“We will serve the Lord,” declared the people, and the children were taught this as their memory verse for the day. Story illustrations followed, including Jesus’s call of Paul the Apostle on the road to Damascus and one of a boy the children had been introduced to in a previous class, Derek, who was asked to clean up the trash in his classroom. Then, one by one, each showed a willingness to help -- to serve -- by picking up a piece of trash.
Did these 2- to 4-year-olds make the connection between their participation in the impromptu game of “pick up the trash” and the dubious promises of the Israelites to serve the Lord? Well, it’s always a teacher’s wish that there would be complete comprehension, but… probably not. I do hope that some of them were able to make the connection between the response to help the teacher and the helpfulness they ought to show to their parents (and God, by extension) at home. That would be an accomplishment with this age group!
Still, while most of us probably remember some of the phrasing of that passage because it shows up on so many door plaques and hallway decor, the rebuke and exhortation by Joshua about the ability of the people to keep their promises is likely less easily recalled.
Joshua 24 begins with a long remembrance of the acts of the Lord on behalf of the forefathers of the Israelites: the call of Abraham and the covenant with him to give him land and make him the father of many nations; the distribution of inheritance and blessing to Esau and Jacob and the sons of Jacob; the bondage in and the exodus out of Egypt and the rescue from the Egyptians by means of the miracle of the parting of the sea; and the victories over the enemies of the land they were told to conquer. Now it's time for the blessings bestowed on this generation of Israelites:
“I gave you a land on which you had not labored and cities that you had not built, and you dwell in them. You eat the fruit of vineyards and olive orchards that you did not plant,” says the Lord in verse 13, followed by Joshua’s first charge to the people:
“Now therefore fear the LORD and serve him in sincerity and in faithfulness. Put away the gods that your fathers served beyond the River and in Egypt, and serve the LORD. And if it is evil in your eyes to serve the LORD, choose this day whom you will serve, whether the gods your fathers served in the region beyond the River, or the gods of the Amorites in whose land you dwell. But as for me and my house, we will serve the LORD.” (Joshua 24:14-15)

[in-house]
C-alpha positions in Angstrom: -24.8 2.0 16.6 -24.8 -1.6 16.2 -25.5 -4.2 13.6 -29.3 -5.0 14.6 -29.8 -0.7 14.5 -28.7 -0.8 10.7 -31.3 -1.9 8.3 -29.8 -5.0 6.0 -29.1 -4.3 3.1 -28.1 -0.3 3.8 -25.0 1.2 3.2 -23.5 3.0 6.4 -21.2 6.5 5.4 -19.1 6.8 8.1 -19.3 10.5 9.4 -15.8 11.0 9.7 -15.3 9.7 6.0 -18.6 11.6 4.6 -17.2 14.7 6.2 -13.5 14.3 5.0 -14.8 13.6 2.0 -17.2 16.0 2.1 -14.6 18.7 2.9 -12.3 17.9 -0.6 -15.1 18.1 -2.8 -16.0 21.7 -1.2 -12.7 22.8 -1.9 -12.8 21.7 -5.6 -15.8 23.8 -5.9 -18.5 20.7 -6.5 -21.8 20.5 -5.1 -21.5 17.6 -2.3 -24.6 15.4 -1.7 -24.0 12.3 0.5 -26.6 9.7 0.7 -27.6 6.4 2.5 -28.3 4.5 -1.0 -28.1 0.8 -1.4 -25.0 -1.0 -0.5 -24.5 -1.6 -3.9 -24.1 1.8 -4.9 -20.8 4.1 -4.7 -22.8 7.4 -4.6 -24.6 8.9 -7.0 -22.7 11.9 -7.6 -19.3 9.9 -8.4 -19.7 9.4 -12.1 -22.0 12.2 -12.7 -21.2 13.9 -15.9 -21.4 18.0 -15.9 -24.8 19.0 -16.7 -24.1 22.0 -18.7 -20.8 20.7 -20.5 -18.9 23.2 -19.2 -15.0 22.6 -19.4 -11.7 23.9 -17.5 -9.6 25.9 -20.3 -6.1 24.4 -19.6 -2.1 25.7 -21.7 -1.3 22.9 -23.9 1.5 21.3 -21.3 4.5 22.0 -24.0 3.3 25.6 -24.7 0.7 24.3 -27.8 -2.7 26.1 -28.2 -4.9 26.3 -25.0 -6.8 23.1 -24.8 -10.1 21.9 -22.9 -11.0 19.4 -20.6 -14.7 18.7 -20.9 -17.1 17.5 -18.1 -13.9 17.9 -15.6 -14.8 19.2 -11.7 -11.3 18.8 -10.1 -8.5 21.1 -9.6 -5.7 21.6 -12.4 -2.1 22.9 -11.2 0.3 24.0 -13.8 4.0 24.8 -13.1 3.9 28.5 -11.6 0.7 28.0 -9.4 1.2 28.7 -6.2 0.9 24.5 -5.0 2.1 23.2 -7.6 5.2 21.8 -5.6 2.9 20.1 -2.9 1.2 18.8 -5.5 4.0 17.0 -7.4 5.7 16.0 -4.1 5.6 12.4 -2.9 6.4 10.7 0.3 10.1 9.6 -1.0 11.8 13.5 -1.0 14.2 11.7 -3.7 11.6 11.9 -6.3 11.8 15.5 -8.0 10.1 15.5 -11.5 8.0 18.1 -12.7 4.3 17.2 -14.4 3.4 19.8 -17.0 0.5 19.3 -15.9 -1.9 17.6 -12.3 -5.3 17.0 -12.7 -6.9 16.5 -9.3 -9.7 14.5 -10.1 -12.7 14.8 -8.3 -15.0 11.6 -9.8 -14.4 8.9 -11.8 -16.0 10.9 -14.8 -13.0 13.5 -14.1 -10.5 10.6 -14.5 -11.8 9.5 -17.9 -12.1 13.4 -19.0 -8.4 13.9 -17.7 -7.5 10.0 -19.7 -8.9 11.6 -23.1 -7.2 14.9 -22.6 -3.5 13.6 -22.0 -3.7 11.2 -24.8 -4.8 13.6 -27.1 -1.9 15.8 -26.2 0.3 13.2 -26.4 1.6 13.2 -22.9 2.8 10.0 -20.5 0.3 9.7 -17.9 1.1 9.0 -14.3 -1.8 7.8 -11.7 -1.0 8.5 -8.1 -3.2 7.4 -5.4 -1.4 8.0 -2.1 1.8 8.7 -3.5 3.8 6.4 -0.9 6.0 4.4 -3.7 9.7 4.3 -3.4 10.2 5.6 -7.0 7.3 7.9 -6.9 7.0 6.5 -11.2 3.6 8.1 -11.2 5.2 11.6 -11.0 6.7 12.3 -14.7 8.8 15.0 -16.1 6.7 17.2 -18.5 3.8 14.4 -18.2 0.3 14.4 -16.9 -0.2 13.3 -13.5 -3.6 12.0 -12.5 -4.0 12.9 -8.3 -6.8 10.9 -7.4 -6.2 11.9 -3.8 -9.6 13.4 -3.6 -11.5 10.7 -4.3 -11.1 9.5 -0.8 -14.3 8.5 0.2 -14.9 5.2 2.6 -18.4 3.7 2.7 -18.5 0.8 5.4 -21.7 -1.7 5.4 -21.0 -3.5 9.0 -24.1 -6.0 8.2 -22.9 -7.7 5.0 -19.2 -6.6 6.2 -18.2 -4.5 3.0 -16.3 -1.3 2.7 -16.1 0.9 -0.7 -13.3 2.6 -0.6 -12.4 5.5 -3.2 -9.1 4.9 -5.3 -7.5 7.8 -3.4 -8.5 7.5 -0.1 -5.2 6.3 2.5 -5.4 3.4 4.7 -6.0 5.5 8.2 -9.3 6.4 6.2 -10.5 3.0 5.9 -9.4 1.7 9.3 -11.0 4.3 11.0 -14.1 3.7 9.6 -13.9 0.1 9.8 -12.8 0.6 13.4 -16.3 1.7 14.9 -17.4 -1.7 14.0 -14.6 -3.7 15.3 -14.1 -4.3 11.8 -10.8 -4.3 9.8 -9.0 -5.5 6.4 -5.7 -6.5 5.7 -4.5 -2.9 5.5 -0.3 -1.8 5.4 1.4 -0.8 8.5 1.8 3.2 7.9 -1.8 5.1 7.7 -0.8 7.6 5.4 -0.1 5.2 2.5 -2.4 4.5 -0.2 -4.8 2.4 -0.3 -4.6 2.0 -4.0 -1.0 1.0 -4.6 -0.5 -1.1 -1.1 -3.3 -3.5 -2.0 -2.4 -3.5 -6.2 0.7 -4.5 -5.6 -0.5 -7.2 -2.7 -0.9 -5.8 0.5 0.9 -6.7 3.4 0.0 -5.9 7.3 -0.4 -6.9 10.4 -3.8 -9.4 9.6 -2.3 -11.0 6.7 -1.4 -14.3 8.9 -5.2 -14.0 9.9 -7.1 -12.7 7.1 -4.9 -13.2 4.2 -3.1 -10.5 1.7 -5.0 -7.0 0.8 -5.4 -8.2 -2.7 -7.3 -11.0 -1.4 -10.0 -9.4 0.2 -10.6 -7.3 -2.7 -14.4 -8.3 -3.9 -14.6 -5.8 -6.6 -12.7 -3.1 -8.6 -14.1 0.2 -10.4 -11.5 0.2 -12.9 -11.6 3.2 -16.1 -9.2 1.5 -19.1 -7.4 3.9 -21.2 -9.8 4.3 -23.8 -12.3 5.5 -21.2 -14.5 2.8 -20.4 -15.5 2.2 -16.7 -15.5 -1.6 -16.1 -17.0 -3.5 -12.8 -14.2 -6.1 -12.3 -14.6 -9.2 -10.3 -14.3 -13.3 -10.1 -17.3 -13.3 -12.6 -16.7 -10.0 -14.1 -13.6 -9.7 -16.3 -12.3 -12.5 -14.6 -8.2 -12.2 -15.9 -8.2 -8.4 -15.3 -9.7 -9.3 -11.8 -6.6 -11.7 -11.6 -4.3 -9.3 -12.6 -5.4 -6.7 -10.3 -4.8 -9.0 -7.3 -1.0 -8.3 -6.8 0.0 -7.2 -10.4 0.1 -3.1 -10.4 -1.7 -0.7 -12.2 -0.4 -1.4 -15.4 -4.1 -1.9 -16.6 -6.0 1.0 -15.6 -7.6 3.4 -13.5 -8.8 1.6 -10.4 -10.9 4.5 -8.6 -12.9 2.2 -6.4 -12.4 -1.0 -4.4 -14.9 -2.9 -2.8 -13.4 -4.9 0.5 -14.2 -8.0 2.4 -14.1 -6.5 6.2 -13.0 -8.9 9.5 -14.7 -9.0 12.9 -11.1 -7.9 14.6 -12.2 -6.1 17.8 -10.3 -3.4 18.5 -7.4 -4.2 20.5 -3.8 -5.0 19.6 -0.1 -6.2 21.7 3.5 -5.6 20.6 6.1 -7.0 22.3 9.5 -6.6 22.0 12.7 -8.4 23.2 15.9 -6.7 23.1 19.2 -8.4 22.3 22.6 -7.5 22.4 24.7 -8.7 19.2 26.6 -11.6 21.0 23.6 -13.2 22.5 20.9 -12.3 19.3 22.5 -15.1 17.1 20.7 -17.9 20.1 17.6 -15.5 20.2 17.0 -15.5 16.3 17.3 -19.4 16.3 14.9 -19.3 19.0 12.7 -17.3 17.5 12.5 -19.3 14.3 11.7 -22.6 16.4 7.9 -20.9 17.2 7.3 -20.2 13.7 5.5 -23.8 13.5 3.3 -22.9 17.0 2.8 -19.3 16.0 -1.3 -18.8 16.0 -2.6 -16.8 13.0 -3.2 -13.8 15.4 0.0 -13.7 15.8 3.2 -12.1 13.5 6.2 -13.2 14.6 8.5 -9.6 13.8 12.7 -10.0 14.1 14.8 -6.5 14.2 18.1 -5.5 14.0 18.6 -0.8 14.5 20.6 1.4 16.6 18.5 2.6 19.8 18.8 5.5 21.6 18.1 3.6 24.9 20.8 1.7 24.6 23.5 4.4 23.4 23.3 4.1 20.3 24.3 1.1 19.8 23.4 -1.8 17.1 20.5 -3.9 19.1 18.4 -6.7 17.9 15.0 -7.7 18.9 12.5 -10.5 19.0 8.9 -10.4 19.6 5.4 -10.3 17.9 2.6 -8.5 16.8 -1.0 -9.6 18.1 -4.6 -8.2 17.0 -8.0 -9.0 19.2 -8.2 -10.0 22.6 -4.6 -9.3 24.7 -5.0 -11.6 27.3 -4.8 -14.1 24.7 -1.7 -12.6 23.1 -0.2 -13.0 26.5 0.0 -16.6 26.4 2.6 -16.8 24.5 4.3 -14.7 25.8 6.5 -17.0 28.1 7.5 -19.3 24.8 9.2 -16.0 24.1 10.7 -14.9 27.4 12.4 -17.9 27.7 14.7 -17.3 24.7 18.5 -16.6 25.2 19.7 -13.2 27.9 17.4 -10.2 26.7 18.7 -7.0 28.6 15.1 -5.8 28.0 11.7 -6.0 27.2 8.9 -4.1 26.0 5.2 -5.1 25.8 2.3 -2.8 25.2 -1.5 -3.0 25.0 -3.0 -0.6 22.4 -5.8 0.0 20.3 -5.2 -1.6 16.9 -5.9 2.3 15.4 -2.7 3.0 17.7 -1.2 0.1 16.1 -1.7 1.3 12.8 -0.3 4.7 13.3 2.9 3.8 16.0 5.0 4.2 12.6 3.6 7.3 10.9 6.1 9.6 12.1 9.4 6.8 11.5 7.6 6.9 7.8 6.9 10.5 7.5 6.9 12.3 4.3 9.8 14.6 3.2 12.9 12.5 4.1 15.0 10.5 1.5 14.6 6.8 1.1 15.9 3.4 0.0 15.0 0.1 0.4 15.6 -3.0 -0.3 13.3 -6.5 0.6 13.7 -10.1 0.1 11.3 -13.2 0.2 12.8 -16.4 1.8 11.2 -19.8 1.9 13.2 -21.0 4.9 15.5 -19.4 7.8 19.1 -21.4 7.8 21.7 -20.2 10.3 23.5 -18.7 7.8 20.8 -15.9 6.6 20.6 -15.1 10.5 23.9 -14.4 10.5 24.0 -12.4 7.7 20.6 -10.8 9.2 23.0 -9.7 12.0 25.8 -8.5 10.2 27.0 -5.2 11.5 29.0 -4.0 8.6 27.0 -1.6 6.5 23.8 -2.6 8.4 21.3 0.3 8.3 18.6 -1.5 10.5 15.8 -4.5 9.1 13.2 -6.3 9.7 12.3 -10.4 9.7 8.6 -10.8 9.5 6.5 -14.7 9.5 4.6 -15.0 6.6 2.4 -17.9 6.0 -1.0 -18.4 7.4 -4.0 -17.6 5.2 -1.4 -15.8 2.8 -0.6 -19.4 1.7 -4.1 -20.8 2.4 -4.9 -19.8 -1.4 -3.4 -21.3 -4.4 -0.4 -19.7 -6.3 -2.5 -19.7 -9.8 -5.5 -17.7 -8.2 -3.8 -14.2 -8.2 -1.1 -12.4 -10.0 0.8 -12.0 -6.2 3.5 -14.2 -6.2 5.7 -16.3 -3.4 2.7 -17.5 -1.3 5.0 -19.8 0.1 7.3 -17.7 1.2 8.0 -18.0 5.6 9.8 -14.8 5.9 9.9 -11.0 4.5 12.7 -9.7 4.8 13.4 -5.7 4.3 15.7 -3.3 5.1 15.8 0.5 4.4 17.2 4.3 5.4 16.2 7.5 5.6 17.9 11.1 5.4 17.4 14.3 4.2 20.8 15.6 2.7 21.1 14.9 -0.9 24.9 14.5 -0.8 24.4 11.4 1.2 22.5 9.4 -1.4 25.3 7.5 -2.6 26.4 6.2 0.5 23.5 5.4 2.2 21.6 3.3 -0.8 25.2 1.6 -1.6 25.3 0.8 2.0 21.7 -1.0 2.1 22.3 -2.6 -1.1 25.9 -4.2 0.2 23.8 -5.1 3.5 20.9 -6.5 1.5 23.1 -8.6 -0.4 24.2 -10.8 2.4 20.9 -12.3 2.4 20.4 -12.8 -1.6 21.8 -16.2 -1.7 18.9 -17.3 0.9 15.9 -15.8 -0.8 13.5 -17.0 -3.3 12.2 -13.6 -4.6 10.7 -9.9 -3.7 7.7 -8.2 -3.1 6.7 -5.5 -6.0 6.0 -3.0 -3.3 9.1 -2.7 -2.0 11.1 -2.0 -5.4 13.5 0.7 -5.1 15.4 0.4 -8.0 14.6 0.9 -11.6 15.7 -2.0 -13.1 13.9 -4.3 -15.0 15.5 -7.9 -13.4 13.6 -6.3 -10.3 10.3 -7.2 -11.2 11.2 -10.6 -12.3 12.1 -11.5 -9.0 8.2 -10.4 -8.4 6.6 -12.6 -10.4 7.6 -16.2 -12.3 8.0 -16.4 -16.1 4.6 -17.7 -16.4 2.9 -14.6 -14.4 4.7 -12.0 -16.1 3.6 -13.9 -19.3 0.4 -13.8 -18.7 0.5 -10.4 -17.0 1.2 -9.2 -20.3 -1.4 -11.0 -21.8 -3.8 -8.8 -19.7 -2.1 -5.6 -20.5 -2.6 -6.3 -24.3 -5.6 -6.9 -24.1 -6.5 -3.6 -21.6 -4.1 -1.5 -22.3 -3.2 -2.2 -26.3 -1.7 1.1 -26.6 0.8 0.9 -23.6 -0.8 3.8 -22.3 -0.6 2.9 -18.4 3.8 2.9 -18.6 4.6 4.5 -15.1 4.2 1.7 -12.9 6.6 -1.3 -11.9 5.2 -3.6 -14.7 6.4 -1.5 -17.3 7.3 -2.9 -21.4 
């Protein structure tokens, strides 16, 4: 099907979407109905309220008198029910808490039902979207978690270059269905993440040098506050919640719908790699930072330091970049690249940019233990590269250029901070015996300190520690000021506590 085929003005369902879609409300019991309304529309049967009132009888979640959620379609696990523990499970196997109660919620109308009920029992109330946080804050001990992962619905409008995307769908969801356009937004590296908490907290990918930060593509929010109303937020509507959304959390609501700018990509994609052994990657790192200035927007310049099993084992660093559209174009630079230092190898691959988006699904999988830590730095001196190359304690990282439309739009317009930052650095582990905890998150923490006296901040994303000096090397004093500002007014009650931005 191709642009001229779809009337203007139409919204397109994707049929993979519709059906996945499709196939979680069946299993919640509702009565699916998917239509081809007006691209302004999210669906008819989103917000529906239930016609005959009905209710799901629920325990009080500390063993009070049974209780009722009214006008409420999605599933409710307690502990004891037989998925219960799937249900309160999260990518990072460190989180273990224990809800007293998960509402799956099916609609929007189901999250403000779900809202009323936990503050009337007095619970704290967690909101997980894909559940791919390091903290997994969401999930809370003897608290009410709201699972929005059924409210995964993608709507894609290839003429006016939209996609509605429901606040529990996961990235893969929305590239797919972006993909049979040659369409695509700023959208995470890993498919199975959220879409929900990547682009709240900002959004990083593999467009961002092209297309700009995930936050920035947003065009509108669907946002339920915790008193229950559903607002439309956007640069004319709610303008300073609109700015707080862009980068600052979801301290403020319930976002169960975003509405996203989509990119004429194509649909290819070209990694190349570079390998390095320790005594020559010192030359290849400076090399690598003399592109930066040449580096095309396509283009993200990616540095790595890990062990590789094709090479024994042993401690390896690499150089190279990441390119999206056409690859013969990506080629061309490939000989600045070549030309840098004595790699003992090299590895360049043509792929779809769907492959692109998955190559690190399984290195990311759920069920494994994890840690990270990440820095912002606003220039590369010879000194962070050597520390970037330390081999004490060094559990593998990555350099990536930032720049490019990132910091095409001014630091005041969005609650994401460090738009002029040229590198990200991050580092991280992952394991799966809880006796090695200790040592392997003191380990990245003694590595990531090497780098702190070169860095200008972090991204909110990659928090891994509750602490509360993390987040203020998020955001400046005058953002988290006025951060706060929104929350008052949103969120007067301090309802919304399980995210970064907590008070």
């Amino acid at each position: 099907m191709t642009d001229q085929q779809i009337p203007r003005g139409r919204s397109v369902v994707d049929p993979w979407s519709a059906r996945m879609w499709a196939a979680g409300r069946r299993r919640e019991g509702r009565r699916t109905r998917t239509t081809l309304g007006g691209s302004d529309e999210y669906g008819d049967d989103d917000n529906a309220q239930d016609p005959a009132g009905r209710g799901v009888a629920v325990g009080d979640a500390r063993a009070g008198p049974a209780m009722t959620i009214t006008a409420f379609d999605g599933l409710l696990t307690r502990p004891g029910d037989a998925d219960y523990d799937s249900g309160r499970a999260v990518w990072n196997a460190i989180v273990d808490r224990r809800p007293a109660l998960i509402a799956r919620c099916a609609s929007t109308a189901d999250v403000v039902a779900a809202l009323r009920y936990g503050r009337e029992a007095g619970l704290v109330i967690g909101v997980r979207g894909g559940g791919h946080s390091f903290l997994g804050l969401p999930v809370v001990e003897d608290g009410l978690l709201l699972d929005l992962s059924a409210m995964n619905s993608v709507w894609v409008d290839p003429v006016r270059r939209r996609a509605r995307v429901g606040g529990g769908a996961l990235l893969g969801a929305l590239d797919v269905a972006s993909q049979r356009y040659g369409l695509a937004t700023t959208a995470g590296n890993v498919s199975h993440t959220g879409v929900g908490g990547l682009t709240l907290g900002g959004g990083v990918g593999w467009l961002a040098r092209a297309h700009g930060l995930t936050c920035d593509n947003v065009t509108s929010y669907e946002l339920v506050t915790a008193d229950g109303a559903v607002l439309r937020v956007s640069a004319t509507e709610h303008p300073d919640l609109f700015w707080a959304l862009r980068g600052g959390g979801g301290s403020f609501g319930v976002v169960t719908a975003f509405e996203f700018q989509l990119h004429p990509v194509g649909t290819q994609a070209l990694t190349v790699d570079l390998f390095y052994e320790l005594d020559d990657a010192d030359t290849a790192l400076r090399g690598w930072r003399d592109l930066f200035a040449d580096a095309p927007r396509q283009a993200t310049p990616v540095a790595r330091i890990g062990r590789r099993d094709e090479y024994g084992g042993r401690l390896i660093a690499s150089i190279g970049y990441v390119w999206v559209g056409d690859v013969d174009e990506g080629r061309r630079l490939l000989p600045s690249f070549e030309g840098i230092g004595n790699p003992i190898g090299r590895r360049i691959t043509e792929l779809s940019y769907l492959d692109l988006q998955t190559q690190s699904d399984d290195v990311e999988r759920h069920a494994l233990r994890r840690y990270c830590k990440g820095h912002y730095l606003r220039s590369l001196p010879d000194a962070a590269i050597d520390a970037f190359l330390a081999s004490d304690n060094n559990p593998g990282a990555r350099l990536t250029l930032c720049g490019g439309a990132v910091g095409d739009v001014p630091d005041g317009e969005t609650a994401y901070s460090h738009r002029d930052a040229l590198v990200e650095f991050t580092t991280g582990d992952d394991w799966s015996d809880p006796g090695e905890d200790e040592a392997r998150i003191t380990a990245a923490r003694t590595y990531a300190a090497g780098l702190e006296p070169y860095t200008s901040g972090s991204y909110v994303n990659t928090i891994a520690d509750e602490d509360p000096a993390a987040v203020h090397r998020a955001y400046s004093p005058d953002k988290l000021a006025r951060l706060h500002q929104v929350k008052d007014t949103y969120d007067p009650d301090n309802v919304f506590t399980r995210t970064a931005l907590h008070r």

And the people respond that it would be beyond folly to disregard the Lord for the sake of other gods, and reply, “We also will serve the LORD, for he is our God.”
Joshua, in a sudden turn, declares to the people that they are not able to serve the Lord because His holiness and His wrath against transgression will devour anyone who fails. "You are not able to serve the LORD, for He is a holy God. He is a jealous God; He will not forgive your transgressions or your sins. If you forsake the LORD and serve foreign gods, then He will turn and do you harm and consume you, after having done you good." (Joshua 24:19-20)
But, no, say the people, “We will serve the LORD.”
This pronouncement about the people of Israel -- while historically and theologically true -- nonetheless seems out of character for the Old Testament figure famous for his leadership skills and ability to encourage his people. This is perhaps why Matthew Henry lists a series of reasons why Joshua may have said this, everything from his desire to inspire them, to a godly zeal for their safety about the dangers ahead. I’ll go with this explanation since it is consistent with the themes of the book of Joshua: “They must therefore come off from all confidence in their own sufficiency, else their purposes would be to no purpose,” says Henry.
I am reminded of Zechariah’s vision of Joshua the High Priest in chapter 3 of that prophetic book.
"Then he showed me Joshua the high priest standing before the angel of the LORD, and Satan standing at his right hand to accuse him." (Zechariah 3:1)
Didn’t Joshua warn the people that they would not be able to stand before the Lord? And here he is himself being accused and Satan doing the accusing. But wait, the Lord, on whom Joshua had placed all his sufficiency, intervenes:
"And the LORD said to Satan, 'The LORD rebuke you, O Satan! The LORD who has chosen Jerusalem rebuke you! Is not this a brand plucked from the fire?' Now Joshua was standing before the angel, clothed with filthy garments. And the angel said to those who were standing before him, 'Remove the filthy garments from him.' And to him he said, 'Behold, I have taken your iniquity away from you, and I will clothe you with pure vestments.'” (Zechariah 3:2-4)
Joshua’s service was as filthy rags except that he had been chosen by the Lord, a brand plucked from the fire, and clothed in pure vestments. As long as he rested in his own sufficiency, he attracted the accusations of Satan, but in glad and grateful submission to the atoning and redeeming work of Jesus, garbed in the righteousness of Christ alone, his service was acceptable.
As much as we want the children in our homes and our classrooms and our lives to be obedient and desire to serve to please us -- and it makes for a much more pleasant atmosphere when they do! -- in the long run, the Gospel purpose of our teaching must be for them to shed all confidence in their own sufficiency and believe in and love Jesus. It takes diligent and patient effort to unceasingly lay these truths before such young and immature minds and hearts, but thankfully, the Lord is the one who regenerates both to love and serve Him.
Let us serve the Lord!